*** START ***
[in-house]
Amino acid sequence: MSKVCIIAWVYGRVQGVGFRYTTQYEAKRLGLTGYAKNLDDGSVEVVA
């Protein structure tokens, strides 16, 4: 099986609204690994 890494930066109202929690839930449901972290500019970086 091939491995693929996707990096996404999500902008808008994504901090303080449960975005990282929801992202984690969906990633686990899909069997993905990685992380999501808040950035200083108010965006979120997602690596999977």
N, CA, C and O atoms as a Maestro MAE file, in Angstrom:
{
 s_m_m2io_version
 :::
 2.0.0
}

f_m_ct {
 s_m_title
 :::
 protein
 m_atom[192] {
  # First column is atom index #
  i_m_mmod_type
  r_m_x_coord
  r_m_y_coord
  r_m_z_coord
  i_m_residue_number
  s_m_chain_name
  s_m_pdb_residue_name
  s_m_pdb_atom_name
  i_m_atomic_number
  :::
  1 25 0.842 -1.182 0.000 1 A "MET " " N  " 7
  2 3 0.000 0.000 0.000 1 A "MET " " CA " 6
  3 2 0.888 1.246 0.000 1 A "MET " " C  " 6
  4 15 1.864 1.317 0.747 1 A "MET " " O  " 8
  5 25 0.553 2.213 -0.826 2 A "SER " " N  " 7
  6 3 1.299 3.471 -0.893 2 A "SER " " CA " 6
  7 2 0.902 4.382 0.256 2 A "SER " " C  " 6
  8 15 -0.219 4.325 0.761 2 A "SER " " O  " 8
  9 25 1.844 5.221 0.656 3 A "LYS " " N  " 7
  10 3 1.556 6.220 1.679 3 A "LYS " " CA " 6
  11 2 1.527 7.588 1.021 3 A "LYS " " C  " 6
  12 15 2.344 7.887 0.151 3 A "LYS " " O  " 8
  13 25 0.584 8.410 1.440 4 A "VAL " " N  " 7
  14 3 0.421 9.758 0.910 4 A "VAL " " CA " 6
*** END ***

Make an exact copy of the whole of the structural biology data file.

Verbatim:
[in-house]
Amino acid sequence: MSKVCIIAWVYGRVQGVGFRYTTQYEAKRLGLTGYAKNLDDGSVEVVA
């Protein structure tokens, strides 16, 4: 099986609204690994 890494930066109202929690839930449901972290500019970086 091939491995693929996707990096996404999500902008808008994504901090303080449960975005990282929801992202984690969906990633686990899909069997993905990685992380999501808040950035200083108010965006979120997602690596999977």
N, CA, C and O atoms as a Maestro MAE file, in Angstrom:
{
 s_m_m2io_version
 :::
 2.0.0
}

f_m_ct {
 s_m_title
 :::
 protein
 m_atom[192] {
  # First column is atom index #
  i_m_mmod_type
  r_m_x_coord
  r_m_y_coord
  r_m_z_coord
  i_m_residue_number
  s_m_chain_name
  s_m_pdb_residue_name
  s_m_pdb_atom_name
  i_m_atomic_number
  :::
  1 25 0.842 -1.182 0.000 1 A "MET " " N  " 7
  2 3 0.000 0.000 0.000 1 A "MET " " CA " 6
  3 2 0.888 1.246 0.000 1 A "MET " " C  " 6
  4 15 1.864 1.317 0.747 1 A "MET " " O  " 8
  5 25 0.553 2.213 -0.826 2 A "SER " " N  " 7
  6 3 1.299 3.471 -0.893 2 A "SER " " CA " 6
  7 2 0.902 4.382 0.256 2 A "SER " " C  " 6
  8 15 -0.219 4.325 0.761 2 A "SER " " O  " 8
  9 25 1.844 5.221 0.656 3 A "LYS " " N  " 7
  10 3 1.556 6.220 1.679 3 A "LYS " " CA " 6
  11 2 1.527 7.588 1.021 3 A "LYS " " C  " 6
  12 15 2.344 7.887 0.151 3 A "LYS " " O  " 8
  13 25 0.584 8.410 1.440 4 A "VAL " " N  " 7
  14 3 0.421 9.758 0.910 4 A "VAL " " CA " 6